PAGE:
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Linux Notebooks Selling Well On Amazon Germany 207

Posted by kdawson
from the next-stop-world-domination dept.
christian.einfeldt writes "The LinuxTech.net blog points out that Linux notebooks are currently selling quite well on Amazon's list in Germany. The blog includes screenshots showing the Linux Asus and Aspire notebooks in positions 2 and 4, respectively, on that list. These machines are not netbooks, but full notebooks, albeit on the moderate to low side regarding price and performance. That LinuxTech.net blog was dated 23 July 2009, and the Asus machine is still holding second place more than one day later, while the Acer machine slipped to fifth position, despite the volatile nature of Amazon bestseller lists. While these two data points are just snapshots in time, they are consistent with other data showing that Microsoft itself attributes some of its recent weak earnings to surging sales of low-end notebooks, as well as data showing that the Linux-powered and Unix-powered computers topped Amazon's sales charts in all categories for 2007. If there is to ever be a 'year of desktop (or laptop) Linux', it won't happen all at once, but will creep up in ways similar to what we are seeing now."
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Linux Notebooks Selling Well On Amazon Germany

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  • Even the Germans... (Score:3, Interesting)

    by Quantos (1327889) on Sunday July 26, 2009 @04:43AM (#28825329)
    Make some bad choices. Actually Linux probably outperforms Windows or Mac on low end, and if meets the needs then who is going to argue with it.
  • by Anonymous Coward on Sunday July 26, 2009 @04:45AM (#28825339)

    Last two notebooks I bought came with freedos.

  • by Henk Poley (308046) on Sunday July 26, 2009 @04:56AM (#28825371) Homepage

    You have to know that 'major' German PC enthusiast magazines have been publishing tutorials monthly about using Linux since around 2000. Together with installation CDs/DVDs etc. Also their government has a strong push towards using Linux.

  • by Fri13 (963421) on Sunday July 26, 2009 @05:00AM (#28825395)

    I wanted to buy a sub-notebook (aka netbook) with linux but I could not find such on my country anywhere from shelf itself. Ordering could over one month and the extra bucks was included when comparing windows. Biggest resellers are just simply saying that Linux versions has be sold out since start and about 6 months ago they were marked such that they will not come back to the selling lines. So only way to get such computer is to buy it with Windows. Even that I never booted Windows but throw right in the mandriva disk and installed it over windows.

    It is not nice to be forced to be MS client in statics but not a client for Linux OS. At least Mandriva could get their own static about me because I registered this machine too for their database.

    If world would be fair, I could call to MS or Asus and say that I want my information of selling be removed from statics as MS user.

  • Experiment (Score:5, Interesting)

    by dargaud (518470) <slashdot2@ g d a r g a u d . net> on Sunday July 26, 2009 @05:14AM (#28825441) Homepage
    Like many here I admin family computers. A month ago I did an experiment. I told my parents I'd upgrade their aging computer (mobo and main HD change) and as such it would look different. I installed kubuntu instead of the previous system (which you can easily guess). Made sure there were desktop links to firefox, kmail, dolphin and a SD card image transfer script. I didn't even show them the result, just as an experiment. And I left. They called only once after a week: "Yeah it works fine, but we don't have skype anymore", which I promptly remotely installed. I consider this experiment a great success.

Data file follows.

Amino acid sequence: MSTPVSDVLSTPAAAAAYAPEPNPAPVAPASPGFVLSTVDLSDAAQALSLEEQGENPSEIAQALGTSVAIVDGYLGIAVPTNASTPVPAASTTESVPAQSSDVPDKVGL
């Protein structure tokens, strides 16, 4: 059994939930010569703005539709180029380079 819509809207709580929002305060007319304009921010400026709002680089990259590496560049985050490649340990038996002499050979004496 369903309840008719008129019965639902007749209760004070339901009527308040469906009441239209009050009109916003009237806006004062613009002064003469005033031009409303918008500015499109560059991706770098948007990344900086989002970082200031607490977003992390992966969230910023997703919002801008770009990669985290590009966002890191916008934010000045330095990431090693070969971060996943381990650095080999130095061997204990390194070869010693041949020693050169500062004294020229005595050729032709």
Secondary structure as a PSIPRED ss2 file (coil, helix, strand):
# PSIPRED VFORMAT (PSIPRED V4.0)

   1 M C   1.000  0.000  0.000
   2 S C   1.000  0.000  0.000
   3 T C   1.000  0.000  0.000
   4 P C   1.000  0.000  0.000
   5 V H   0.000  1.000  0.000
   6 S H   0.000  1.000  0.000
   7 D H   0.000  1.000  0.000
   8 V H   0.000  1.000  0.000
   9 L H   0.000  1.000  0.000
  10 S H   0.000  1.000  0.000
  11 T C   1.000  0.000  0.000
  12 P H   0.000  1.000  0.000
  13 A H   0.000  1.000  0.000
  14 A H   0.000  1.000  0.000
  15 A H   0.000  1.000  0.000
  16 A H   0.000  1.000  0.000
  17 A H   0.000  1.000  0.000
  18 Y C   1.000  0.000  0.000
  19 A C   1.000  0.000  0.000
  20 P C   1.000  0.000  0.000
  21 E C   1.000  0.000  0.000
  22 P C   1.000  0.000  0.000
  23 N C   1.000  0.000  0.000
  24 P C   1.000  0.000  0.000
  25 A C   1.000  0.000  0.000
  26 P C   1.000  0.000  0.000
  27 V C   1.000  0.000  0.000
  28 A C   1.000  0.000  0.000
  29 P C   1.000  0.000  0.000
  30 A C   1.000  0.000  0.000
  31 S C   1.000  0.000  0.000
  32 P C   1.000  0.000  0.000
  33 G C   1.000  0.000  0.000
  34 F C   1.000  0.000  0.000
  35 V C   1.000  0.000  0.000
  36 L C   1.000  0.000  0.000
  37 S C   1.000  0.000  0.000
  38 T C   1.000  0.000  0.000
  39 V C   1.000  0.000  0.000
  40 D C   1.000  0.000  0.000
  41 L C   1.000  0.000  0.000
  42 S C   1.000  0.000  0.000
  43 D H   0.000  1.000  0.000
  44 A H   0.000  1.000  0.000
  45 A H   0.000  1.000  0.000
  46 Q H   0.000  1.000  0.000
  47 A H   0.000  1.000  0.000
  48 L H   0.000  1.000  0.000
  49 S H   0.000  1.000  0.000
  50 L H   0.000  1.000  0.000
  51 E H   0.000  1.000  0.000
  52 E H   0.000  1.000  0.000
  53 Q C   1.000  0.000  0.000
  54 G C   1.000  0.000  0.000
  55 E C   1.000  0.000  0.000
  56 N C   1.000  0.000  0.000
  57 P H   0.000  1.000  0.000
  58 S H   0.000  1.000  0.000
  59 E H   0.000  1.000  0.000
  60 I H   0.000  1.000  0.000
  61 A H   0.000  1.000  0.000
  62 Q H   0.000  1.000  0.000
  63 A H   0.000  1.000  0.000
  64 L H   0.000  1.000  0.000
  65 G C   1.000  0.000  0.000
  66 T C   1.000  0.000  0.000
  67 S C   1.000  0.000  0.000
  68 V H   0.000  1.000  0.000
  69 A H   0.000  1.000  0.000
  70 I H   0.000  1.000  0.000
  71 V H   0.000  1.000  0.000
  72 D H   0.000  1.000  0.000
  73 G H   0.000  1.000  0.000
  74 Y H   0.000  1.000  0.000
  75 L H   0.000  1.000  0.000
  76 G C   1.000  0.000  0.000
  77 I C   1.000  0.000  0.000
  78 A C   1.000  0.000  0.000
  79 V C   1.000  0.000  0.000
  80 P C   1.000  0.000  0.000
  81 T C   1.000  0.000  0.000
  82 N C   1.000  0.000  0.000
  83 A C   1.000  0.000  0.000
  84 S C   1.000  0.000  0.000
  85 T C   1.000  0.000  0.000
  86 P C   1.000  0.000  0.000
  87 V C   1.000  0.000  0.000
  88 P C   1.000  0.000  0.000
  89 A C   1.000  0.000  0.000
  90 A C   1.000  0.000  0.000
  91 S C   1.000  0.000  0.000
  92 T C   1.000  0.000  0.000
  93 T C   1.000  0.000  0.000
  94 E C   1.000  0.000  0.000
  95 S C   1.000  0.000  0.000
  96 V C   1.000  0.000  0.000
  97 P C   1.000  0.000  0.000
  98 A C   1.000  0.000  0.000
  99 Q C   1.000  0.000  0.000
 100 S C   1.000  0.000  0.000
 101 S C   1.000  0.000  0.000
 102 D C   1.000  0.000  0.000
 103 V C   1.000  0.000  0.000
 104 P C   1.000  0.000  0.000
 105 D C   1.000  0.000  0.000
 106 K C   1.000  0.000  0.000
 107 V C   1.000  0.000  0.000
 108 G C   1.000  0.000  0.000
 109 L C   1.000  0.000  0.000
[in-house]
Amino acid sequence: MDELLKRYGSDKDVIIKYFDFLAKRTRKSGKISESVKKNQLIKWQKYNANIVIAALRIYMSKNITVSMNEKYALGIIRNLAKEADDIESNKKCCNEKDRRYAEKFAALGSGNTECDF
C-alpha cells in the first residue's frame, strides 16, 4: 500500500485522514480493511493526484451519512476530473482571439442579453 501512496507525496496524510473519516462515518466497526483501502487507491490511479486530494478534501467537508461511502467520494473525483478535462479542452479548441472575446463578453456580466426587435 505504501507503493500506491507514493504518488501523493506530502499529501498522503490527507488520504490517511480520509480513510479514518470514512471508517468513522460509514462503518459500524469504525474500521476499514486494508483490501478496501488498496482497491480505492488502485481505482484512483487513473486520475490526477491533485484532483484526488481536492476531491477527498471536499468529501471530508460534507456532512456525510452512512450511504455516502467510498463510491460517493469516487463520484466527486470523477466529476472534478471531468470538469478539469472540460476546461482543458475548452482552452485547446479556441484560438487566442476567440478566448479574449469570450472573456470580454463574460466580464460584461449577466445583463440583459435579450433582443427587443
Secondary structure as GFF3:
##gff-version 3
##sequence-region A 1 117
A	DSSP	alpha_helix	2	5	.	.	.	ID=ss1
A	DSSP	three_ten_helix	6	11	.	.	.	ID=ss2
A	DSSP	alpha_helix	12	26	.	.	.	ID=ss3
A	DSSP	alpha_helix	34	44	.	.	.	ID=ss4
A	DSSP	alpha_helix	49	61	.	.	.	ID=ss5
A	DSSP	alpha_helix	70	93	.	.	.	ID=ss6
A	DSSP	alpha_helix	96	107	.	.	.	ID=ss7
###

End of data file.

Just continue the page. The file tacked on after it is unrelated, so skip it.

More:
• Re:Experiment (Score:5, Interesting)

    by WarJolt (990309) on Sunday July 26, 2009 @05:25AM (#28825479)

    I did a similar experiment. I installed Xubuntu on a 166MHz laptop to see if it would run well enough to be usable. Then I asked someone to give it a shot and compare it with her laptop running windows XP and had at least 2GHz processor. After she browsed a few web pages, I asked "Which is faster; Your laptop or this one?" She quickly replied "This one". I chuckled because I knew the truth. This laptop was at least 10x slower than her laptop.

  • by rolfwind (528248) on Sunday July 26, 2009 @05:36AM (#28825523)

    Also their government has a strong push towards using Linux.

    They are being smart in that case. The Chinese, too, have their own Linux Distro (Red Flag) -- which government really wants the foundation of their computers (the OS) to be dependent on an American company, not to mention all the possible backdoors built for the FBI/NSA/CIA/etc. OTOH, many agencies of the US Government force you to use Windows in order to deal with them, rather than having an open standard.

    I WANT to buy a Linux-based netbook. EEEPC, used to have a model which they upgraded with an SSD drive if you chose the linux option. But the netbook world moves fast, and that model is 6-9 months out of date although still offered. It might not sound like a big deal, but there are netbooks coming on the market with ~1300 x ~750 resolution (good for today's websites) instead of just 1024x600 and capable of actually playing HD video with the upgraded chipsets. But no linux version is offered. Has been that way with any new models released since February as far as I can tell. That's too bad.

    And my local Walmart doesn't seem to care. Been offering the same Acer Aspire model (1GB ram and all) since the beginning of the year with no changes.

  • by troll8901 (1397145) <troll8901@gmail.com> on Sunday July 26, 2009 @05:44AM (#28825557) Journal